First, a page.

In this talk, we compare the distributions of terminal wealth obtained from implementing the optimal investment strategies associated with the different approaches to dynamic mean-variance (MV) optimization available in the literature. This includes the pre-commitment MV (PCMV) approach, the dynamically optimal MV (DOMV) approach, as well as the time-consistent MV approach with a constant risk aversion parameter (cTCMV) and wealth-dependent risk aversion parameter (dTCMV), respectively. For benchmarking purposes, a constant proportion (CP) investment strategy is also considered. To ensure terminal wealth distributions are compared on a like-for-like basis, we assume that an investor, otherwise agnostic about the philosophical differences of the underlying approaches to dynamic MV optimization, requires that the same expected value of terminal wealth should be obtained regardless of the approach. We present first-order stochastic dominance results proving that for wealth outcomes below the chosen expected value target, the cTCMV strategy always outperforms the DOMV strategy, and an appropriately chosen CP strategy always outperforms the dTCMV strategy. We also show that the PCMV strategy results in a terminal wealth distribution with fundamentally different characteristics than any of the other strategies.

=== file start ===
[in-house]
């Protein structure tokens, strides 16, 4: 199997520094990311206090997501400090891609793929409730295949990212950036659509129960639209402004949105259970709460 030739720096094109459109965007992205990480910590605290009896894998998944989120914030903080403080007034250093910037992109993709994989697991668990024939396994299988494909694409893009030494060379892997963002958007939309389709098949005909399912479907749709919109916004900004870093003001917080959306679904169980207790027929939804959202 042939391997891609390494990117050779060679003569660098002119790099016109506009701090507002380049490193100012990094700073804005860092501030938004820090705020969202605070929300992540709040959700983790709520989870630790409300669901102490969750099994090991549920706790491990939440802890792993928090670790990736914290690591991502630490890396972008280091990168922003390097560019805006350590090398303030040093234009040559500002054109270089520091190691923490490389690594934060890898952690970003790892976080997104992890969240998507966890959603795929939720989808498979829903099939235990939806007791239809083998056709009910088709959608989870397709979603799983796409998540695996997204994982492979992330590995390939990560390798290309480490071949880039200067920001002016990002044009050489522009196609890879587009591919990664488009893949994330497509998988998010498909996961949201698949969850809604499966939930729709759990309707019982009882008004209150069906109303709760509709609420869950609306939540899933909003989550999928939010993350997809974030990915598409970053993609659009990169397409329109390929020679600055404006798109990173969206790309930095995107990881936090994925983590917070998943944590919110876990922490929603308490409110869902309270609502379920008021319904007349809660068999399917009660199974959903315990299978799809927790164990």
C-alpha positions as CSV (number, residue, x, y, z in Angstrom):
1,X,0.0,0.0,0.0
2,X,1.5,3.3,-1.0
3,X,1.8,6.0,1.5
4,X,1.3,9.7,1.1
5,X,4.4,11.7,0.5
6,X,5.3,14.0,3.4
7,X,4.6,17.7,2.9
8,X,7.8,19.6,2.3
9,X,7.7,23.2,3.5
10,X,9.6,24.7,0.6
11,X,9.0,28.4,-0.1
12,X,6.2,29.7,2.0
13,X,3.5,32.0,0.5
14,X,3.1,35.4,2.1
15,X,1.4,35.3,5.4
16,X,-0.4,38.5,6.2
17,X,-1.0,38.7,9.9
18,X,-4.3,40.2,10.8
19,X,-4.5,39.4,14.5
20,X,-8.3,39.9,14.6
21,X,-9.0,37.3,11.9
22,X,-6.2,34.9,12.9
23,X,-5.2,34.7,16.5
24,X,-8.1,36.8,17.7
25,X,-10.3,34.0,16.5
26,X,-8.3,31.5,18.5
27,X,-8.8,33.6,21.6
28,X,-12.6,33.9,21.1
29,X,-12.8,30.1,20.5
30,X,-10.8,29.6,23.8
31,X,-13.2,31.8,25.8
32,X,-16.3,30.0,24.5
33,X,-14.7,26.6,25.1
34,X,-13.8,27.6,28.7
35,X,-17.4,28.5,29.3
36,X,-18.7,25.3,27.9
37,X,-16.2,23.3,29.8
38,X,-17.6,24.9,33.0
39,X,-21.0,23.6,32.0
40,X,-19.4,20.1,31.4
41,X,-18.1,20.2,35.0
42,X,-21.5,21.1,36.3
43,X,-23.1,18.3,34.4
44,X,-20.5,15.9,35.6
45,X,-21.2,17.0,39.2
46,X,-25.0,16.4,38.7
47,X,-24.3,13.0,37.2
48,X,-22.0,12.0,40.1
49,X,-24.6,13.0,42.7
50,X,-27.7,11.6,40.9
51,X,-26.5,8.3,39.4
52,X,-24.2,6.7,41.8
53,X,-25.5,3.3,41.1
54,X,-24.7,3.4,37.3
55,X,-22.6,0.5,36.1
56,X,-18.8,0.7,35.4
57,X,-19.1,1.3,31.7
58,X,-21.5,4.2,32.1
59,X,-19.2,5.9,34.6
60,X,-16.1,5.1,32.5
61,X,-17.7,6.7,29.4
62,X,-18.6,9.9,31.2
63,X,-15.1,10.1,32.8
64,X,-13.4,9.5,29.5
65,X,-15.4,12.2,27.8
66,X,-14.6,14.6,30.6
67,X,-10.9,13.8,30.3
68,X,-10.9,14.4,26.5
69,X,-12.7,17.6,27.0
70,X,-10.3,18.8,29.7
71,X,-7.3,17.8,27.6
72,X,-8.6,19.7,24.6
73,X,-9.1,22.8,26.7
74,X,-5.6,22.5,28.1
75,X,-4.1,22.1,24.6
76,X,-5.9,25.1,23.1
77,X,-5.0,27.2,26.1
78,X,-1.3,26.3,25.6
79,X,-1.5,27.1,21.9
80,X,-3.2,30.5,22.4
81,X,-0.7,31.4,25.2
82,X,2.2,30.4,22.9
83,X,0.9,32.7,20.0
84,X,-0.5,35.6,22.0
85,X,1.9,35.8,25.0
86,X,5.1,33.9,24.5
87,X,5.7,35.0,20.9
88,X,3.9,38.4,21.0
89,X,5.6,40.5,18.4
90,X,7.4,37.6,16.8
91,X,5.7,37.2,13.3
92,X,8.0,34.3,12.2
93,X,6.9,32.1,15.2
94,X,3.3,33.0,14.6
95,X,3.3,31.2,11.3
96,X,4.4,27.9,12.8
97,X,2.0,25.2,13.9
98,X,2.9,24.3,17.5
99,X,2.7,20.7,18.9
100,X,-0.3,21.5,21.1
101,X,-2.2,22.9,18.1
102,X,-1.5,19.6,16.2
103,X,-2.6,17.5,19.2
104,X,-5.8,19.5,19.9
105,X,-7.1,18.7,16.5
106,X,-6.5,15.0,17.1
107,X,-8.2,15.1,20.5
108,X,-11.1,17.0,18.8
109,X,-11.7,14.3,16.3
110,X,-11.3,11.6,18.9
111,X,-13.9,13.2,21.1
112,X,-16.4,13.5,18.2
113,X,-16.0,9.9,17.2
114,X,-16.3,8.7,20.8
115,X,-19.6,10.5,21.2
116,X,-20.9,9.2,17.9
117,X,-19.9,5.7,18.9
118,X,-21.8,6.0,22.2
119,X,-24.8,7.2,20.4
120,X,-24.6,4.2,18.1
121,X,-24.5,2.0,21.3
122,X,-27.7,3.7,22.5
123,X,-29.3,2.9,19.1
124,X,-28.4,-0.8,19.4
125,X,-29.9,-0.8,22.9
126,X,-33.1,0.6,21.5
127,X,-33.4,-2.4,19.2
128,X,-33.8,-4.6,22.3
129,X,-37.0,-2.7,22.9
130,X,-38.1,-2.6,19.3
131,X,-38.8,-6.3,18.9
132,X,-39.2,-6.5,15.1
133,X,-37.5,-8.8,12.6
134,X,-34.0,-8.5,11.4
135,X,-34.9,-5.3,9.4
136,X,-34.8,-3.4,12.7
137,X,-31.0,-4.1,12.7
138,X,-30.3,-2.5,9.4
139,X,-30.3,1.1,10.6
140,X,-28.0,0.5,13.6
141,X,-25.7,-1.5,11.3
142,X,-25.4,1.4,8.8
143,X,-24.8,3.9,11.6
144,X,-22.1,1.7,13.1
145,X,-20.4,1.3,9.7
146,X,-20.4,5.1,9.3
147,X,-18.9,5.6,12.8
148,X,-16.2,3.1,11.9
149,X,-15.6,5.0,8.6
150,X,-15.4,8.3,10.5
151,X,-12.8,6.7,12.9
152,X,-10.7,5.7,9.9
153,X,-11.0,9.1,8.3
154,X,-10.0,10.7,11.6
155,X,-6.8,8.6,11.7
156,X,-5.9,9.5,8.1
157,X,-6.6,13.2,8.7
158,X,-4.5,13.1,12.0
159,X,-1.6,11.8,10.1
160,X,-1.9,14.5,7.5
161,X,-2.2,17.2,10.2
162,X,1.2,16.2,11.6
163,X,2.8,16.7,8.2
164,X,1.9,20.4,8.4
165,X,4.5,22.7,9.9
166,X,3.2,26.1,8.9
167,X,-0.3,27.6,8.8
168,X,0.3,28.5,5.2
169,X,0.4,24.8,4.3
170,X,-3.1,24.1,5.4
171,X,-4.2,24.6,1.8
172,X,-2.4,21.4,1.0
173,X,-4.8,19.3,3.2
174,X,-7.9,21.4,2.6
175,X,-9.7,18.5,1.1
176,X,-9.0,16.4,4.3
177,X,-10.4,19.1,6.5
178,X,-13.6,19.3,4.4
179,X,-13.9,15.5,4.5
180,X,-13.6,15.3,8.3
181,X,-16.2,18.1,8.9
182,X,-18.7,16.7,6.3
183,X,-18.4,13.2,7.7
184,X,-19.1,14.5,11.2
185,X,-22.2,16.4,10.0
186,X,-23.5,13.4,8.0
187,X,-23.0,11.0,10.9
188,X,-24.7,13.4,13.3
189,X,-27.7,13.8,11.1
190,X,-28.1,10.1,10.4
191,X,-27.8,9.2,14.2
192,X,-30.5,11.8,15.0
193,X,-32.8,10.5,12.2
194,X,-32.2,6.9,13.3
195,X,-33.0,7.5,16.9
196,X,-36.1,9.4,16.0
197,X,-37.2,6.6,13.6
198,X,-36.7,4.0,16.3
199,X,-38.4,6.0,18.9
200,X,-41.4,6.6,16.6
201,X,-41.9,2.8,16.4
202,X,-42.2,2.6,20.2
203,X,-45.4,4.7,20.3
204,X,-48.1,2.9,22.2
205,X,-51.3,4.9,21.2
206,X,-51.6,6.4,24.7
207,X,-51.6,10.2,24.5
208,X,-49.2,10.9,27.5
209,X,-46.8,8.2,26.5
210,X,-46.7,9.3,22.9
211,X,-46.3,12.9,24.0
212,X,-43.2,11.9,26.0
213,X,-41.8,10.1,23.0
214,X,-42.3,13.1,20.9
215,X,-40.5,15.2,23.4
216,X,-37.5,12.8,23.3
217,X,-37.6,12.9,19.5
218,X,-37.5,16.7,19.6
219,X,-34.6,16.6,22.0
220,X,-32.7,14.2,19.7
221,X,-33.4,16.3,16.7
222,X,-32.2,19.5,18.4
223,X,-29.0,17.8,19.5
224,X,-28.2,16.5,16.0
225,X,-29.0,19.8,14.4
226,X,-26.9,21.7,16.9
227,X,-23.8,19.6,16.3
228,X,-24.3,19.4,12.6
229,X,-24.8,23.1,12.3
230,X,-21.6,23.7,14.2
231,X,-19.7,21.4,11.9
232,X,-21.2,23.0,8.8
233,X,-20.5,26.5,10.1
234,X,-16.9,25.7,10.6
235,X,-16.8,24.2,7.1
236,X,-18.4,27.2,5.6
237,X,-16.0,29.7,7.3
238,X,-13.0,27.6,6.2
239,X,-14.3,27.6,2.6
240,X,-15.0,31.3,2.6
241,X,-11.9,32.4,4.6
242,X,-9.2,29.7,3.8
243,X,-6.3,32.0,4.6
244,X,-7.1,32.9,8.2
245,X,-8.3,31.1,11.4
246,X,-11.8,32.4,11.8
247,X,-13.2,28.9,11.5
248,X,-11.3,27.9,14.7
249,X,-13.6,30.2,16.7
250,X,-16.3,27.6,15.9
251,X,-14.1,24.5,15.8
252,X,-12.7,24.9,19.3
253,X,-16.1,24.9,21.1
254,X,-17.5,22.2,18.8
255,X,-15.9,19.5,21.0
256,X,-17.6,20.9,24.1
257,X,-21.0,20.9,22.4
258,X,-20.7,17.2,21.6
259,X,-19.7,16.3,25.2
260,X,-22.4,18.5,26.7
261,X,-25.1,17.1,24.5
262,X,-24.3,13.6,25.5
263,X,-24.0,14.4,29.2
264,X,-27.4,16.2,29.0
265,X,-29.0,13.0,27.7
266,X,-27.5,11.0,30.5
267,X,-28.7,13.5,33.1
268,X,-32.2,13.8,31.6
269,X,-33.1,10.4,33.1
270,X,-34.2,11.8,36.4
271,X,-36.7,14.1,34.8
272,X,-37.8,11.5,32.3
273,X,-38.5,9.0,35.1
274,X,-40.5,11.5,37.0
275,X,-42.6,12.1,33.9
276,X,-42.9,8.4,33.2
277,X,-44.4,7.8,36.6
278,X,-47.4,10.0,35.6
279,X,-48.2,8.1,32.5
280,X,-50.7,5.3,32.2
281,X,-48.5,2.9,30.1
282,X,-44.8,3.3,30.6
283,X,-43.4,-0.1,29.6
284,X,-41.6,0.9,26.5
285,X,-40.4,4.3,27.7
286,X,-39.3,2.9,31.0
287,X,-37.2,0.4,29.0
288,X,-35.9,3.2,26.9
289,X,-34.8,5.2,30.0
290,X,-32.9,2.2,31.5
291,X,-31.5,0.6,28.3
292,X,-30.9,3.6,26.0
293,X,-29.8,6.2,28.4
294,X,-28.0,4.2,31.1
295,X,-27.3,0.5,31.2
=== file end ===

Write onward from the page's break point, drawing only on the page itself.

Short Bio: Pieter van Staden is a PhD student at UQ studying Mathematical and Computational Finance with Dr Duy-Minh Dang as supervisor. Pieter’s PhD is concerned with the numerical solution of portfolio optimisation problems arising from mean-risk objectives (risk being measured by for example variance, quadratic variation, or conditional Value-at-Risk), under realistic modelling assumptions and investment constraints. Prior to his PhD studies, Pieter completed a BEng (Industrial Engineering) and a BSc (Hons) Financial Engineering at the University of Pretoria (South Africa), as well as a MSc (Mathematics of Finance) at the University of Oxford. In addition, he has held financial risk management positions in both retail and investment banking. For the last 4 years prior to the commencement of PhD studies, Pieter managed the team of actuarial and quantitative analysts responsible for the methodology and maintenance of all Credit Risk and Credit Pricing models used within Nedbank Corporate and Investment Bank (Nedbank CIB) in South Africa.

About Statistics, modelling and operations research seminars

Students, staff and visitors to UQ are welcome to attend our regular seminars.

The events are jointly run by our Operations research and Statistics and probability research groups, and colleagues in the Centre for Applications in Natural Resource Mathematics.

Seminars are usually held on Tuesdays from 11am to 12pm.

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Plan to speak for up to 40 minutes, and allow up to 15 minutes for questions and discussion.

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Venue

08 (Goddard Building)
Room: 
212